It is really the Goldman Sachs banksters that should go to jail, because this is impossible:
- Absolute Perfection: Goldman Sachs Loses Money On Just One Trading Day In Q3
- Goldman Sachs: Trading Perfection And Statistical Improbabilities
- Goldman Sachs Loses Grip on Its Doomsday Machine:
U.S. Attorney Joseph Facciponti told a federal magistrate judge at his July 4 bail hearing in New York. The 34-year-old prosecutor also dropped this bombshell: “The bank has raised the possibility that there is a danger that somebody who knew how to use this program could use it to manipulate markets in unfair ways.”
Guess what Goldman Sachs banksters are doing with the program! The markets are rigged and the real criminals never get punished.
The reputed “Goldman Sachs Spy,” Sergey Aleynikov, was indicted today on charges that he stole the secrets to the bank’s closely guarded high-frequency trading platform.
(Scroll down for a link to Aleynikov’s wacky home videos and ballroom dancing clips.)
The platform, according to the indictment, gave Goldman Sachs a “competitive advantage” by executing high volumes of trades at breakneck speeds. Aleynikov, who could face 25 years in jail, was in charge of a group of computer programmers who maintained the bank’s trading platform. The platform reportedly generated “many millions” in profits each year.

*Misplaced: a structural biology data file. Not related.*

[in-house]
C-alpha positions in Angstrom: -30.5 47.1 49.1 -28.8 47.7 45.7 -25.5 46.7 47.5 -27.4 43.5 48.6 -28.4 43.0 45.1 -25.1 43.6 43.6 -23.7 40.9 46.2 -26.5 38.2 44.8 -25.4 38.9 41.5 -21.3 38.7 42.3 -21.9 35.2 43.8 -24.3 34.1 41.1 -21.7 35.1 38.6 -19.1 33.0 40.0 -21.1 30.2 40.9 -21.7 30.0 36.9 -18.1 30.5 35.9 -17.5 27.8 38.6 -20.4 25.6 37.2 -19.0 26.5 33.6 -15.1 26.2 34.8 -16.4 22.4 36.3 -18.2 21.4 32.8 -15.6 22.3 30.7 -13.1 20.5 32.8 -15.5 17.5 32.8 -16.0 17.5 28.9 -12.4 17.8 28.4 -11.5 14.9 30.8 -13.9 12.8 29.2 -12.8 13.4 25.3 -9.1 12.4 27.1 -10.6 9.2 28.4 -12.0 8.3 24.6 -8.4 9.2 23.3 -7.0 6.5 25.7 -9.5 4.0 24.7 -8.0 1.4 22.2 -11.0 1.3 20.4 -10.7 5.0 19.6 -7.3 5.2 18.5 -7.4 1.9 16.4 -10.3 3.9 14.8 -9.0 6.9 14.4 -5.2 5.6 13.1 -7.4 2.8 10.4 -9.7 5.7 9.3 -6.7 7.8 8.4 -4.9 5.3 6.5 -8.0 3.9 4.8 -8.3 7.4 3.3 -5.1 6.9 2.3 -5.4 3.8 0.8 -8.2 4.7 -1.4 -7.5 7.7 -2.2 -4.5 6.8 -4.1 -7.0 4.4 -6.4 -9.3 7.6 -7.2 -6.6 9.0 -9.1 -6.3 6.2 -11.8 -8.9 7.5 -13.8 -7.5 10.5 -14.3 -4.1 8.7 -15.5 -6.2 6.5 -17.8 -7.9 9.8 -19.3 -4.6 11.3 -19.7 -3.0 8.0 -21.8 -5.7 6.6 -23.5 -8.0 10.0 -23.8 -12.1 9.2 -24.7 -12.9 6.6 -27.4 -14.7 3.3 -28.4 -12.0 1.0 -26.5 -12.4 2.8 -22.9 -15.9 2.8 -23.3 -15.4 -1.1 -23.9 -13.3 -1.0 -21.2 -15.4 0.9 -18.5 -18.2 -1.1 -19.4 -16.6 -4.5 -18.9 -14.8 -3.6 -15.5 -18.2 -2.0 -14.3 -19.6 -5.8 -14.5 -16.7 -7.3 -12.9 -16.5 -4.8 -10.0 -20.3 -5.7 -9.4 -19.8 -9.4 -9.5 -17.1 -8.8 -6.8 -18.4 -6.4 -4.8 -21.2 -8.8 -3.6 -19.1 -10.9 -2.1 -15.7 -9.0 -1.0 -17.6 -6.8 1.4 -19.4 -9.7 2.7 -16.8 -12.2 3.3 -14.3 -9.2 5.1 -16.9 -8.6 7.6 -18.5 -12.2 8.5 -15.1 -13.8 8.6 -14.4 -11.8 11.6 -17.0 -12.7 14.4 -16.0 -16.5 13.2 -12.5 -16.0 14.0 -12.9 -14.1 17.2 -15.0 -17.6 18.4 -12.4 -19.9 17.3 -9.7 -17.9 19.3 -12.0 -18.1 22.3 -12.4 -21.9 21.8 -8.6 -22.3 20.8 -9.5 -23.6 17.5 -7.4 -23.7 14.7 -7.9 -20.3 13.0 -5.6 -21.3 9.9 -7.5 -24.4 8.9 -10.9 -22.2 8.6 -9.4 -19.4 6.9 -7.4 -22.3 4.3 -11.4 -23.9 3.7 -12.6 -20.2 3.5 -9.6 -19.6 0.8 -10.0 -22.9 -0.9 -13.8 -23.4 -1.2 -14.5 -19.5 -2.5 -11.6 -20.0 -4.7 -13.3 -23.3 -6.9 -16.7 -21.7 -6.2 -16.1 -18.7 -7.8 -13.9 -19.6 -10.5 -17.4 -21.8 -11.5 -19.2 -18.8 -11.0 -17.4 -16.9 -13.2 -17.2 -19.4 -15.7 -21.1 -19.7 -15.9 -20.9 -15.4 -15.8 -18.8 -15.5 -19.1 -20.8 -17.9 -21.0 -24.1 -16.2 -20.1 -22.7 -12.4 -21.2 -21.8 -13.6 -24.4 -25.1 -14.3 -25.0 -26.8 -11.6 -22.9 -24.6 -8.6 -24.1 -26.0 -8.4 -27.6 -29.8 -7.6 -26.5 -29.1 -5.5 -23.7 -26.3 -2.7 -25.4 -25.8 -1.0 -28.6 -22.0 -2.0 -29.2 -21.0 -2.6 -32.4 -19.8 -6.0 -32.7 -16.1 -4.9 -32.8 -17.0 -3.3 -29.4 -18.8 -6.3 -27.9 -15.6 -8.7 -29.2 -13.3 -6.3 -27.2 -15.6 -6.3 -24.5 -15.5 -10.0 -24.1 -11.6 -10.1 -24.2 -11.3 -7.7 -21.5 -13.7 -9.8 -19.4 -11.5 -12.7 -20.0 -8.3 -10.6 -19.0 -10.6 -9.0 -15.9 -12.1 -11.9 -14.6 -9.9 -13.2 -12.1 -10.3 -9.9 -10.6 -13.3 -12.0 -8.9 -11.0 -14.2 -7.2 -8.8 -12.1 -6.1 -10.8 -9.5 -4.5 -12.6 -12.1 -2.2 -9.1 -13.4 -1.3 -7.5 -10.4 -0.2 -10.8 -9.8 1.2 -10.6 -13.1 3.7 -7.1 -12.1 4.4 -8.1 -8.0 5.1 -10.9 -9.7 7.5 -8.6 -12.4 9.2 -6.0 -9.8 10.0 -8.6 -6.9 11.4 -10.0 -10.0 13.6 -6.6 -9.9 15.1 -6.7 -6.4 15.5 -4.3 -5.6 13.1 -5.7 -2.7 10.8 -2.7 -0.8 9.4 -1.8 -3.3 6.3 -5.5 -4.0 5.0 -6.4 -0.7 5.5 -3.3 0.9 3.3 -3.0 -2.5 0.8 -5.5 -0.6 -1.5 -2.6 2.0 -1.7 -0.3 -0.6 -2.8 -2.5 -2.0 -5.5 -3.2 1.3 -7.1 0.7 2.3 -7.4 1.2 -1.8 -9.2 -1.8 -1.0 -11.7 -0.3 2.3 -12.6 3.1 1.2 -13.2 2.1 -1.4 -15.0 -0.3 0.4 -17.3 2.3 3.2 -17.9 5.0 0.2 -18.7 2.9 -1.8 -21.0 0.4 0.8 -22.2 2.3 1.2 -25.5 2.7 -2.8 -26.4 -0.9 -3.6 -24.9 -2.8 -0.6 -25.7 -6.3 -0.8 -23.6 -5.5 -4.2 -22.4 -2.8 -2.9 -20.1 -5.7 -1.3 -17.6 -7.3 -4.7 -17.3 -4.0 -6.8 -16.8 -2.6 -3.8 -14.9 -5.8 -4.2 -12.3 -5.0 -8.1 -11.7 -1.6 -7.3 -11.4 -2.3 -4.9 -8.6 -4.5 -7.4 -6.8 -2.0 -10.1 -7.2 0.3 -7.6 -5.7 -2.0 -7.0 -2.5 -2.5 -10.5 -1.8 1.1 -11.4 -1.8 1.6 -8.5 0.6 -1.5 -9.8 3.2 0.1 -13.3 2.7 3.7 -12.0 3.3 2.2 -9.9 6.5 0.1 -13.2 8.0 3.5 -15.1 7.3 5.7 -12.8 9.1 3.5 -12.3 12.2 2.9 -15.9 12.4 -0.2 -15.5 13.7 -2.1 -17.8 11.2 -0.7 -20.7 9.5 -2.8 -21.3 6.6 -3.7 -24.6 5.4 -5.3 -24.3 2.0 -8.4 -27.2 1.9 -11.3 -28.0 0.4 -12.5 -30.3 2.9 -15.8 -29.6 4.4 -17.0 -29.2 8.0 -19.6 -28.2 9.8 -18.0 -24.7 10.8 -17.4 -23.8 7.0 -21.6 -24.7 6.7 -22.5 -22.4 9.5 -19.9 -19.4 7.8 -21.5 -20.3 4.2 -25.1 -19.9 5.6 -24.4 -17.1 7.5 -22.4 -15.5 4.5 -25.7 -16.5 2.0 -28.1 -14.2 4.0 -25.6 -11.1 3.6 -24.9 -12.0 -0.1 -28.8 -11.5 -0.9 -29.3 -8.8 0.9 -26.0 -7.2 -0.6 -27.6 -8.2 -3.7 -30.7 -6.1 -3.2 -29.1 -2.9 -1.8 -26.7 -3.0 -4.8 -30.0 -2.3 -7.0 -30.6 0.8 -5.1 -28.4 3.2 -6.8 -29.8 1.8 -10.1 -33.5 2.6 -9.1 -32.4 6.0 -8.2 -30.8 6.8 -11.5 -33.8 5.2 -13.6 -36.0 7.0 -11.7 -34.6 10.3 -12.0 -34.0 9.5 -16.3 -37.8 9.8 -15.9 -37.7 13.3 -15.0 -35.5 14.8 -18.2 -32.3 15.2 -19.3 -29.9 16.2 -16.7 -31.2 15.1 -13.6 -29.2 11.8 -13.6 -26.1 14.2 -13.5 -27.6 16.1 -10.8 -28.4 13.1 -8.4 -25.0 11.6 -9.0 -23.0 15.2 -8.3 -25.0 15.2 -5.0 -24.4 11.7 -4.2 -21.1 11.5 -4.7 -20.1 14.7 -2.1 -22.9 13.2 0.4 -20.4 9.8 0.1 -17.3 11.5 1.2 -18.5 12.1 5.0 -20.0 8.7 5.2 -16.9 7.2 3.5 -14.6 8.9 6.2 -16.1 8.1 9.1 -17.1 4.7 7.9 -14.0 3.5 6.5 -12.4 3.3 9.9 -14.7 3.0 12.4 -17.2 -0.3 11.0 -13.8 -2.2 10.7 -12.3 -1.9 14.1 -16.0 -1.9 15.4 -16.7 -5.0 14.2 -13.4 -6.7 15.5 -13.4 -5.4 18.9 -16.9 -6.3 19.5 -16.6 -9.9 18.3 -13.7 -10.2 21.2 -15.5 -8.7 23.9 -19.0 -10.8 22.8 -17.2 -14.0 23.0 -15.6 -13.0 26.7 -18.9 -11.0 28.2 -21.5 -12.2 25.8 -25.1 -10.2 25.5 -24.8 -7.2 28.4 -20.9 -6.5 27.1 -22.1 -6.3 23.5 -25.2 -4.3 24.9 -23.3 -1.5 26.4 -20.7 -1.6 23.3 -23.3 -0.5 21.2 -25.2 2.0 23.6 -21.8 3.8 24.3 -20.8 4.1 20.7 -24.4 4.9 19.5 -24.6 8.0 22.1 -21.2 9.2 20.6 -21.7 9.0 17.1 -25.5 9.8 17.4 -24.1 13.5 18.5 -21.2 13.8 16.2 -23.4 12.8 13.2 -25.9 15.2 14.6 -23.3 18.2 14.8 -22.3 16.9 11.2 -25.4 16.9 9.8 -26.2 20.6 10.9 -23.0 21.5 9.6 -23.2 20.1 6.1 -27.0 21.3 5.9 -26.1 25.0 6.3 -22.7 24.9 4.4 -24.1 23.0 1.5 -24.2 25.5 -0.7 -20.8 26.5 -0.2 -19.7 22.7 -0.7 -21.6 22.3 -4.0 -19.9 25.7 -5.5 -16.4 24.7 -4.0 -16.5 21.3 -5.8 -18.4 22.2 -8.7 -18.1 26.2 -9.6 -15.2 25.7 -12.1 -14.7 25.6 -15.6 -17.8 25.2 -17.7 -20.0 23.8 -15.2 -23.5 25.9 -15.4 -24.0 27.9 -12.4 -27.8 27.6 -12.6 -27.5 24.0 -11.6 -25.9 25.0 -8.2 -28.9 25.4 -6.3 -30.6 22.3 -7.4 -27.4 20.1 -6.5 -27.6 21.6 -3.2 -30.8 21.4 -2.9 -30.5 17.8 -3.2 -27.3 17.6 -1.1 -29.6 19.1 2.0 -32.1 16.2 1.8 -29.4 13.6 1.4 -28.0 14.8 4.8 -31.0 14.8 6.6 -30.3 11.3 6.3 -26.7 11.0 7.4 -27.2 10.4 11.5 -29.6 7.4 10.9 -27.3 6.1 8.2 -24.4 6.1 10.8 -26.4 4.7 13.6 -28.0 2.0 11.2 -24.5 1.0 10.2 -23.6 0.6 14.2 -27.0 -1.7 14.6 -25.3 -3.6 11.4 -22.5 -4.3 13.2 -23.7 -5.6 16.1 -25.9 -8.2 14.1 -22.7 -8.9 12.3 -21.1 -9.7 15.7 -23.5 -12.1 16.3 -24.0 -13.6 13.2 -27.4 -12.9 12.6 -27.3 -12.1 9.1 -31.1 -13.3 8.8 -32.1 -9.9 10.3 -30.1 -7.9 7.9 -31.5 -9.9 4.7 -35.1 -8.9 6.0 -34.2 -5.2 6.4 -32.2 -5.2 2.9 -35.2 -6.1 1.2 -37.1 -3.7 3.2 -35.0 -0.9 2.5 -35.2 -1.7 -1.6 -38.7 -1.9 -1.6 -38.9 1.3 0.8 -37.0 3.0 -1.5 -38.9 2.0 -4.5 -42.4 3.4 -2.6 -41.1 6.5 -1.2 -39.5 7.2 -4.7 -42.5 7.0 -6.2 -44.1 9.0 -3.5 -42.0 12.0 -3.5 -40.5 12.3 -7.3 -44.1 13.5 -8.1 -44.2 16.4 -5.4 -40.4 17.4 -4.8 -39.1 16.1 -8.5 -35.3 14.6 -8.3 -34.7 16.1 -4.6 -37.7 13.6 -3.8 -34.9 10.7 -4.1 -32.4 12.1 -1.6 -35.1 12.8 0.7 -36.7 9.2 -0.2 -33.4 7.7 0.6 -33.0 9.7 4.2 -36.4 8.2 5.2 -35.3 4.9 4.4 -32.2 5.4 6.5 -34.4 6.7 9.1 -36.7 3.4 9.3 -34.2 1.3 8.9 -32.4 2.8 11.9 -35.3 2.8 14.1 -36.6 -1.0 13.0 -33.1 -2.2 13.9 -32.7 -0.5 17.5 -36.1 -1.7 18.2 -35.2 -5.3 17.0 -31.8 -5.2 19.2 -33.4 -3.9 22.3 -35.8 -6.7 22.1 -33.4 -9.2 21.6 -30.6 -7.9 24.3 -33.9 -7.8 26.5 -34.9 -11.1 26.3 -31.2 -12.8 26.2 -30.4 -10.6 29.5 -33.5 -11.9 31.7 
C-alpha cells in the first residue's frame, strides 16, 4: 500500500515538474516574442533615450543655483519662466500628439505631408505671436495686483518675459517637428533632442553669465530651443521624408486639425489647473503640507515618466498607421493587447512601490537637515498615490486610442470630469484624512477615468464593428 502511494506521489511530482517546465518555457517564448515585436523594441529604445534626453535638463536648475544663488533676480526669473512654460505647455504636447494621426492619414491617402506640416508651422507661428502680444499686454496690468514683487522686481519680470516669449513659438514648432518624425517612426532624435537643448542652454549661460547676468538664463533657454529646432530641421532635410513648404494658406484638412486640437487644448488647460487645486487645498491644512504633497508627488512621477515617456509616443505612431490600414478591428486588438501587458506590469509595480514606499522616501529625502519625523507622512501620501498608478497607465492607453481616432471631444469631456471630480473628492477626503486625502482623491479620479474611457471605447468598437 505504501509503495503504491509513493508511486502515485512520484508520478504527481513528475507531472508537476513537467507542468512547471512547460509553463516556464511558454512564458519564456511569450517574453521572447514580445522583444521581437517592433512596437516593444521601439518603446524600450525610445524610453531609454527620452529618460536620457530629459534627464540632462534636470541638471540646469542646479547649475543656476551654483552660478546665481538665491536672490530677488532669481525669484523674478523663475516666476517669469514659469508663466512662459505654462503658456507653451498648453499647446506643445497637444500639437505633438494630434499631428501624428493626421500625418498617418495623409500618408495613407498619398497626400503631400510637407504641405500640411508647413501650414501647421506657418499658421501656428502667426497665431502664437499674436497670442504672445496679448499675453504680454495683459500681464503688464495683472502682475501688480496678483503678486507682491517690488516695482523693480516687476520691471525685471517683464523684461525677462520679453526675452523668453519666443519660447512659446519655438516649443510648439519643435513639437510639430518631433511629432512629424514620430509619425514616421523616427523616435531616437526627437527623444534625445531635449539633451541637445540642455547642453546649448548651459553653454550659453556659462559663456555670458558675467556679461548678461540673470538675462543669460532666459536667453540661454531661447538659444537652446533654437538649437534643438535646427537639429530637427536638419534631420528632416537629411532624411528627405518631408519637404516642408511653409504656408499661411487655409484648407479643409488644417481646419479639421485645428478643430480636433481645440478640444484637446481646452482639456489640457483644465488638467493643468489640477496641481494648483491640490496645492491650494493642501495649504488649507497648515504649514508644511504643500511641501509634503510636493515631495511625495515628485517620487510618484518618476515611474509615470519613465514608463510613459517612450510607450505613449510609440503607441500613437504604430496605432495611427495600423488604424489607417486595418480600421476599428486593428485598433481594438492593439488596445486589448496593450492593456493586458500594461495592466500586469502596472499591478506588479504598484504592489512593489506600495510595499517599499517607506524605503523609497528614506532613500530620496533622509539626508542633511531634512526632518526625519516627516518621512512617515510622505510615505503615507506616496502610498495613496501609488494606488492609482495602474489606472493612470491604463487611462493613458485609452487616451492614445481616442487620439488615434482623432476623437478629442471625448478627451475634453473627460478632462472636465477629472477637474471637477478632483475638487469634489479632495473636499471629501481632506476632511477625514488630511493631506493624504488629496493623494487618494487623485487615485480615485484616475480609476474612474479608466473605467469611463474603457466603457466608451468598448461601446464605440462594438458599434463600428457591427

According to the indictment, Aleynikov went to work for Teza, a newly-formed firm in Chicago, in April of 2009, and was tasked with developing a high-frequency trading platform for the company. With a pay package totaling $400,000 at Goldman Sachs, Aleynikov was certainly already well-compensated. Teza, however, offered him a guaranteed salary of $300,000, a guaranteed bonus of $700,000 and a profit-sharing agreement that was worth about $150,000.
Prosecutors from the U.S. Attorney’s office in Manhattan allege that Aleynikov, after 5 p.m. on his last day at Goldman Sachs, “executed the transfer of thousands of lines of source code for Goldman’s high-frequency trading system.” And, the indictment alleges, he skirted Goldman’s security apparatus by uploading the source code files to a server in Germany.
Aleynikov then encrypted the files and, several days later, logged onto a computer from his home in New Jersey and downloaded Goldman’s proprietary data. He then carried that data into a meeting with Teza workers, according to the indictment.
In November, the government indicated that it was discussing a plea deal with Aleynikov that might have resulted in little or no jail time,reported Reuters.
Zero Hedge wonders whether or not a trial will reveal some crucial details of Goldman Sachs’s secret sauce: Continue reading »
Tags: Banking, Economy, Goldman Sachs, High Frequency Trading